Throughout Virginia, 47 Soil and Water Conservation Districts are tasked with doing just what their name implies: conserving soil and water. They are staffed and governed by boards of directors.

On the Thomas Jefferson Soil and Water Conservation District Board — which covers Albemarle, Fluvanna, Louisa and Nelson counties, and the city of Charlottesville —there are 12 members. Two directors are elected every four years from each locality, and two directors are appointed.

There are two Virginia Department of Elections-certified candidates for two open seats representing Louisa County on the board. Carolyn Daughters and Stephen Lucas are both incumbents; Daughters has served since 2020 and Lucas since 2019.

Collectbritain designed a questionnaire based on over 200 responses we received to a voter survey. Lucas provided answers, Daughters did not.

Can you explain what the job of a director of the Soil and Water Conservation Board is and what you have learned about the role since your appointment?

Stephen Lucas: Soil and Water Conservation District directors are elected to insure that local, state, and federal programs address local soil, water, and other natural resource concerns. To do this, directors keep up with environmental developments within the district, and assist SWCD staff with setting priorities and directing resources to meet goals set in short- and long-range plans.

Carolyn Daughters: Did not provide a response.

There are two candidates for two open seats to represent Louisa County on the board. Many of these elections are uncontested or don't have enough candidates. Why do you think people don't run for these roles?

Lucas: In spite of our best efforts, the public doesn't know what we do and its importance. These positions are filled by volunteers willing to commit a considerable amount of time to keep up to date on developments, attend committee and board meetings, and deal with local governments. In addition, becoming a candidate involves going through the election process, which is time-consuming as well. While most residents in the Central Virginia area are concerned about environmental issues, few are willing to dedicate themselves to taking leadership roles.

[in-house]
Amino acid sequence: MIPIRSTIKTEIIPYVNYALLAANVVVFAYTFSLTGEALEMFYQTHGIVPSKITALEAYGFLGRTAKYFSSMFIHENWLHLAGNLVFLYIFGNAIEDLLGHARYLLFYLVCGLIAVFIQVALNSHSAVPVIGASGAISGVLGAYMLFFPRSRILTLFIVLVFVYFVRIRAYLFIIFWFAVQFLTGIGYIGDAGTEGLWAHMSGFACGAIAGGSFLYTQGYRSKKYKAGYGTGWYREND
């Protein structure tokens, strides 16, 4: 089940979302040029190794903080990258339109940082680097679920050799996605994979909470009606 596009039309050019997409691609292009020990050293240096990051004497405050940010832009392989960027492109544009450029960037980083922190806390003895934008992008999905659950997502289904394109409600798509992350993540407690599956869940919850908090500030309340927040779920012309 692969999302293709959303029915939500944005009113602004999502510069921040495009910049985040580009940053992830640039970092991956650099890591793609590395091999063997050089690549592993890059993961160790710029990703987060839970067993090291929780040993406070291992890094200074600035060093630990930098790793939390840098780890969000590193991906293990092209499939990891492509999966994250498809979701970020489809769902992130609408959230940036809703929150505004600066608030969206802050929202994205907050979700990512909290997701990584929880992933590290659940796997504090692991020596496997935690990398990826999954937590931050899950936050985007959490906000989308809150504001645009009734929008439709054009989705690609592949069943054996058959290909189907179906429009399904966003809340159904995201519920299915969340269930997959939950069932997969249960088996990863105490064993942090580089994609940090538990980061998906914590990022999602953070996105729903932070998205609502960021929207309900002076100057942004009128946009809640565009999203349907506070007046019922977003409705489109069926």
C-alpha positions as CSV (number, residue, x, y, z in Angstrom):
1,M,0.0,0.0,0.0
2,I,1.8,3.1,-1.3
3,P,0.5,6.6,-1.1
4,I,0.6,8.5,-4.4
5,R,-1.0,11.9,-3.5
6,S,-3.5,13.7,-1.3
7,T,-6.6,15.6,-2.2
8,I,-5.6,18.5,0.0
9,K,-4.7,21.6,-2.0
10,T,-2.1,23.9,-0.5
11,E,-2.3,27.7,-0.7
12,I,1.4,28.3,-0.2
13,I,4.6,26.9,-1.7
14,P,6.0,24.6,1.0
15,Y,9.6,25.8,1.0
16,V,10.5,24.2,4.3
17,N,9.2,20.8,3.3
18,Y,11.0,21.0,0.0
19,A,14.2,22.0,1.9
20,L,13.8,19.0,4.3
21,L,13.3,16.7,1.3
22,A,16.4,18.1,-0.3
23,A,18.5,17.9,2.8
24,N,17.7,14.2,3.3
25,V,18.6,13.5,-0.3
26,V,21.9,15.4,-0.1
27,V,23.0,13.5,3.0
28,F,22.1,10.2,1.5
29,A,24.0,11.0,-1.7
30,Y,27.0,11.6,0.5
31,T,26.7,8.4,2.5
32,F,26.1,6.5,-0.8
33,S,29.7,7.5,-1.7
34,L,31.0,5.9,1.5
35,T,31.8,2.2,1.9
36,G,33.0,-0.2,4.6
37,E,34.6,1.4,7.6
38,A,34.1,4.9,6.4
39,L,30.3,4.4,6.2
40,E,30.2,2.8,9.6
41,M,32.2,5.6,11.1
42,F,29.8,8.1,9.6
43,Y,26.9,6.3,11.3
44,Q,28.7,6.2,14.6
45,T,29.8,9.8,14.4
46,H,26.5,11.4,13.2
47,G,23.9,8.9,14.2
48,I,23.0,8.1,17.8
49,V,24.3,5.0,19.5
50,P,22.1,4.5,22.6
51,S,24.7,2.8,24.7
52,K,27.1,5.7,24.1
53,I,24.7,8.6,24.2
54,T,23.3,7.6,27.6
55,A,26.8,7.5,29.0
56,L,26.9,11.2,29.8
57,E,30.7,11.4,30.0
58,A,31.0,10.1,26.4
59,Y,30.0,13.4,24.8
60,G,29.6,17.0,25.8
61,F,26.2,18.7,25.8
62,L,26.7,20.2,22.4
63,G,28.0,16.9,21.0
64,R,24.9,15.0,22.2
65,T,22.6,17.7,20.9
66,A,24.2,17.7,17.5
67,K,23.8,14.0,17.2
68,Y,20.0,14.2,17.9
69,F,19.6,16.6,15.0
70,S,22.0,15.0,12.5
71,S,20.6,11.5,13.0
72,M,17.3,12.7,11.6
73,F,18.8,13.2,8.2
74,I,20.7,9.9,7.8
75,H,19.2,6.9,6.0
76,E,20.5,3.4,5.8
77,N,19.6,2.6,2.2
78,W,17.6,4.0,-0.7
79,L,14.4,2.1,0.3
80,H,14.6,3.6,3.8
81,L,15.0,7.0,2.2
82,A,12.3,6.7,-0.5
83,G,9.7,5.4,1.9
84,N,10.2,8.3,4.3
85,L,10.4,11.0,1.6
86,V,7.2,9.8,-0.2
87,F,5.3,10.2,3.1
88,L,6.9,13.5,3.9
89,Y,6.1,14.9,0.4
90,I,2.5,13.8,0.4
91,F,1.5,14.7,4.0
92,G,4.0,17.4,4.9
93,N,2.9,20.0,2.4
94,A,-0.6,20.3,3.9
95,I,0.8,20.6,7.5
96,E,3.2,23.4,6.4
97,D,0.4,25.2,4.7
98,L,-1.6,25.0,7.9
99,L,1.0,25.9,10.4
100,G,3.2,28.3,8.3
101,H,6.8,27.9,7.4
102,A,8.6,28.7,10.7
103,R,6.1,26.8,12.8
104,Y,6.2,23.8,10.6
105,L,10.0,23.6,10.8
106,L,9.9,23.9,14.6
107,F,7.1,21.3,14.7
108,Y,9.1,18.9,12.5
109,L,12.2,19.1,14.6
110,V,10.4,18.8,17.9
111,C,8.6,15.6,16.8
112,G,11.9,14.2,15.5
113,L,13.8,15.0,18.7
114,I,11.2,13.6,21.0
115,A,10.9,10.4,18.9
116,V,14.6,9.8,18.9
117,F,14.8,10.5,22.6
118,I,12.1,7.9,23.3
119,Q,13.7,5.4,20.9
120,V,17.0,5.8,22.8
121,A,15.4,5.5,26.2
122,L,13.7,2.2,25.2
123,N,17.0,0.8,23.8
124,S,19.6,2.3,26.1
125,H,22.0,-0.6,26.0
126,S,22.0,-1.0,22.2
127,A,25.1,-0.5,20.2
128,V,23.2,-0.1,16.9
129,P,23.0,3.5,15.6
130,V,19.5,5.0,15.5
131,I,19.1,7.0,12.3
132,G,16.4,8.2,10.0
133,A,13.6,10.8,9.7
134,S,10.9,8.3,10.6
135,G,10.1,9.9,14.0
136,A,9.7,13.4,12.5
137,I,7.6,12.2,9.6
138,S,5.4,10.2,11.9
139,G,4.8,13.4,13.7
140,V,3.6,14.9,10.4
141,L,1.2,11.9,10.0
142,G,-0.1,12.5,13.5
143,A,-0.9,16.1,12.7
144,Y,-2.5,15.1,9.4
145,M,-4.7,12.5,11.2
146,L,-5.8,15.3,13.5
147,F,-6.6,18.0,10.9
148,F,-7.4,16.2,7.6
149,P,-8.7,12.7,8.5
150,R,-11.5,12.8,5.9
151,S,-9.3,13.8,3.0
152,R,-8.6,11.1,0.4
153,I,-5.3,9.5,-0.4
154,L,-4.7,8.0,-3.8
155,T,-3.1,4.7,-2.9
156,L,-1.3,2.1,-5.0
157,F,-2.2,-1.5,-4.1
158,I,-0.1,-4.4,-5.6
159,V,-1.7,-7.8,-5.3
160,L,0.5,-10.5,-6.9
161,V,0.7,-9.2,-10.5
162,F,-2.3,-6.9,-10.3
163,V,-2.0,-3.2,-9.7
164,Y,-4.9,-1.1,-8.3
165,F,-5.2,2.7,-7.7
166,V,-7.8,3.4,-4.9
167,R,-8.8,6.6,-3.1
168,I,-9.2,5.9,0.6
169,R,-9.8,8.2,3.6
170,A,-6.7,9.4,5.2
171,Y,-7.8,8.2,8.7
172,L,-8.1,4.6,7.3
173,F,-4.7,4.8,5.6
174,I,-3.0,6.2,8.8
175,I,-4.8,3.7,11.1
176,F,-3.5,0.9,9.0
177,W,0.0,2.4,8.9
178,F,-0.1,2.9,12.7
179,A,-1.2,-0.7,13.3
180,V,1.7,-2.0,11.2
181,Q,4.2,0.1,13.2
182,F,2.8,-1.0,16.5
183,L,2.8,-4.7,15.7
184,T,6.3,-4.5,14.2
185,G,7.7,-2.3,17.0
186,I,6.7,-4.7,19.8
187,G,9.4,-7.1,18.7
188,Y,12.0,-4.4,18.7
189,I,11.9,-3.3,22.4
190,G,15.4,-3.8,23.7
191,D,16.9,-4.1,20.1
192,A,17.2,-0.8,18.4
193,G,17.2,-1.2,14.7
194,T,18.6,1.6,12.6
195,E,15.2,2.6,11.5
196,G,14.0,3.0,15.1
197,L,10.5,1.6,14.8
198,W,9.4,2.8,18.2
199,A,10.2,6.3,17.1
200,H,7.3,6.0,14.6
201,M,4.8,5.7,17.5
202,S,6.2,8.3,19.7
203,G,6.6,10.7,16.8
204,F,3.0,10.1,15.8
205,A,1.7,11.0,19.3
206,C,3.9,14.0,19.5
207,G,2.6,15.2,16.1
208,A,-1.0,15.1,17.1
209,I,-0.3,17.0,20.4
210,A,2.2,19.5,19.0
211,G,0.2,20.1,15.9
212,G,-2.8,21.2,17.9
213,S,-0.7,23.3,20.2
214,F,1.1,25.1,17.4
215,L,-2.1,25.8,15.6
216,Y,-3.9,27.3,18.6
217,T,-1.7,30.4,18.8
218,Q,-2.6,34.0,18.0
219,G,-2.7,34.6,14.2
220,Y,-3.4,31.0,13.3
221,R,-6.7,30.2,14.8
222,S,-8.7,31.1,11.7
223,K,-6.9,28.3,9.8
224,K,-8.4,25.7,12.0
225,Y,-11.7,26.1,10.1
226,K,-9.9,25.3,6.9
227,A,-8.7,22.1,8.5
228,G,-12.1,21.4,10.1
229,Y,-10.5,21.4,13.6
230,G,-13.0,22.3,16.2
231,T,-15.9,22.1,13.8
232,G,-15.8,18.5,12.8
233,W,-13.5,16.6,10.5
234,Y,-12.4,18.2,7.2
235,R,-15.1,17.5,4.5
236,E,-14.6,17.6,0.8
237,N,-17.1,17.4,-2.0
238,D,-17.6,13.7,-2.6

Daughters: Did not provide a response.

What do you think is the most pressing concern for conservation in your district?

Lucas: One of the SWCD's goals is encouraging farmers and other land users to voluntarily improve the environmental impact their land has on the water quality on the streams and rivers close to them, and ultimately the Chesapeake Bay. The Commonwealth of Virginia has entered into regional agreements to meet goals that address problems in the Bay and its tributaries. My concern is if we do not achieve these goals, voluntary programs may become mandatory.

Daughters: Did not provide a response.

Do you have any certifications or qualifications for this position that you want voters to know about?

Lucas: I have a Bachelor's of Science in agronomy from Virginia Tech, and have worked in the natural resources field (for the federal government and privately) for nearly 40 years. My wife and I own and operate a beef cattle/timber farm in western Louisa County.

[Editor's note: Agronomy is the science of soil management as it relates to crop production.]

Daughters: Did not provide a response.

More about the candidate for Soil and Water Conservation Board

Polls in Virginia close at 7 p.m. Tuesday, Nov. 7, night. The Virginia Department of Elections will publish election results in real time, as they arrive from precincts around the state. To view them, head to this link. These are unofficial results until they are certified. Here's more about how to get election results.

  • Sept. 22: First day of in-person early voting at your local registrar's office.
  • Oct. 16: Deadline to register to vote, or update an existing registration. You can also register after this date, and on election day, but you will vote with a provisional ballot, could take longer for officials to count because they will verify your eligibility.
  • Oct. 27: Deadline to apply for a ballot to be mailed to you. Your request must be received by your local registrar by 5:00 p.m.
  • Oct. 28: Voter registration offices open for early voting.
  • Nov. 4: The last day of in-person early voting at your registrar.
  • Nov. 7: Election Day. Here is where you can find your polling place.

Need to know if you're eligible to vote? Here are resources from the Virginia Department of Elections.

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